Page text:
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It's no secret that Ford Motor Company has withstood the current financial storm far better than Chrysler and General Motors. Between its refreshed reputation as a manufacturer of quality vehicles and the fact that Ford was the only Detroit automaker to dodge both bankruptcy and bailout dough, the company has emerged from the economic downturn (if we're truly out of it) stronger and more respected by the public than before. In fact, some analysts are predicting that Ford will announce a break-even or slightly profitable third quarter when it reveals earnings for the period next Monday.
Much of Ford's good fortune is thanks to the company's growing market share. CNW Marketing Research has indicated that Ford gained upwards of five percentage points of U.S. market share over the third quarter of 2009, compared with the same quarter in 2008.
Ford is also benefiting from better prices on its new and used vehicles. A person familiar with Kelly Blue Book rankings has said that two Ford vehicles will appear on the book's forthcoming list of 2010 vehicles projected to retain the most retail value. (NB: no Ford vehicle appeared on the 2009 list.)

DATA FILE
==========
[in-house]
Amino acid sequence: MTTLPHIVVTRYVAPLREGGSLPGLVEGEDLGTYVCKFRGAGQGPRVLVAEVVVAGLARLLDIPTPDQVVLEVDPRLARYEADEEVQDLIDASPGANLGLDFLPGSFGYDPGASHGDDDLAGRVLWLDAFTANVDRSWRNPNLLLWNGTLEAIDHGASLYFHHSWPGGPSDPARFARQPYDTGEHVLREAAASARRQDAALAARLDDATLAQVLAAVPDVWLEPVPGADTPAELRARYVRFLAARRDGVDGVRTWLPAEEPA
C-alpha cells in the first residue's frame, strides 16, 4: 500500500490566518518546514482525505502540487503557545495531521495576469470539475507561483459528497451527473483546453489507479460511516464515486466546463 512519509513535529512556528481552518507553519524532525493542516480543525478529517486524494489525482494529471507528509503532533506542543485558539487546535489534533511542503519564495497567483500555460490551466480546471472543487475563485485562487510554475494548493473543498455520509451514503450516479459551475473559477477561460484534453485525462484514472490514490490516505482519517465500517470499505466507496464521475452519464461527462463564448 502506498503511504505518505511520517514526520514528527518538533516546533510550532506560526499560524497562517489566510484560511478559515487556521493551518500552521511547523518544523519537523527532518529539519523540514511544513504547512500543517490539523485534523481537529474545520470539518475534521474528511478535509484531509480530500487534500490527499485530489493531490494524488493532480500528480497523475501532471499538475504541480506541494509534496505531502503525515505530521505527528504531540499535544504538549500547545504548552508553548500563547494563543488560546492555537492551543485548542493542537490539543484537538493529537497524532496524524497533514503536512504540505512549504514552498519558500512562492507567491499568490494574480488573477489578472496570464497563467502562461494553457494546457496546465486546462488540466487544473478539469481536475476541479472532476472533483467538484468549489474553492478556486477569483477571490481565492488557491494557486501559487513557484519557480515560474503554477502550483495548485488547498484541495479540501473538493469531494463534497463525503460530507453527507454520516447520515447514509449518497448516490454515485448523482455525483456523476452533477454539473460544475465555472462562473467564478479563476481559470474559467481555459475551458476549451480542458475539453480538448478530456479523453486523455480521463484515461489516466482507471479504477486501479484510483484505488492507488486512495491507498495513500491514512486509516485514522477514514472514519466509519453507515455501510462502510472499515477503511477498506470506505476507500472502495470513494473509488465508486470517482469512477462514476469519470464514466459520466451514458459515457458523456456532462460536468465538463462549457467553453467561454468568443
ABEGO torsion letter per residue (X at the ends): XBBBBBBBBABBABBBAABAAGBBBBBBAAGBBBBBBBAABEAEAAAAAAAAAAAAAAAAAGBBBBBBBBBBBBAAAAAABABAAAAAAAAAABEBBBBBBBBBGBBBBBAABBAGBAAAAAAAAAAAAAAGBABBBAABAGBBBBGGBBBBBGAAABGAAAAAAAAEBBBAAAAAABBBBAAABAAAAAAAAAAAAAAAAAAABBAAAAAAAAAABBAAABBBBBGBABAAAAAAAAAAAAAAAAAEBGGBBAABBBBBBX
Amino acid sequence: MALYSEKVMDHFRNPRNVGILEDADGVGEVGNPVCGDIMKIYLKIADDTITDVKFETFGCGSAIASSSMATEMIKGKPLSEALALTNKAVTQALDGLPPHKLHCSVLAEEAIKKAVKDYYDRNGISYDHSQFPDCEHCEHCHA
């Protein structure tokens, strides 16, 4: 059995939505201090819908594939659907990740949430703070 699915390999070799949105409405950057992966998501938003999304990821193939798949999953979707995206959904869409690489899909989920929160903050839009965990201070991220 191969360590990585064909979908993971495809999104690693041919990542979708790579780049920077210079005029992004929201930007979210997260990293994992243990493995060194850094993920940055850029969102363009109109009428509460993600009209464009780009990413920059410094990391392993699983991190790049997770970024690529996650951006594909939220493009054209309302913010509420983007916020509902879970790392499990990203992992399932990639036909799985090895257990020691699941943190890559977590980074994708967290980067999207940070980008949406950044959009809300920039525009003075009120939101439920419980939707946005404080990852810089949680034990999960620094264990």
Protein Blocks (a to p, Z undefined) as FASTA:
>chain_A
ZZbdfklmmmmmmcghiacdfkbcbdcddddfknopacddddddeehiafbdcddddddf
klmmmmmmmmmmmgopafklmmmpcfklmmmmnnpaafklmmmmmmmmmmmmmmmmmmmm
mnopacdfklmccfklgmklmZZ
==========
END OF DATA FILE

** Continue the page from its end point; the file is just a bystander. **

A profit or break-even in the third quarter would be in keeping with Ford's surprising Q2 numbers -- which, while representing a loss of $424 million, showed a recovery trend for the company. (Ford's loss a year earlier, in the second quarter of 2008, was $1.03 billion.)
Even with the potential for profit in Q3, Ford hasn't revised its earnings projections, or even issued any sort of formal statement about the matter. To its credit, Ford is maintaining the party line that profits won't be seen until 2011 or later. That sort of fiscal conservatism is likely what's kept Ford out of the deep, deep red that's plagued the books of Chrysler and GM. And who knows? It might even keep Ford ahead of the pack as the public begins to forget about the bankruptcy/bailout and Ford loses that branding advantage.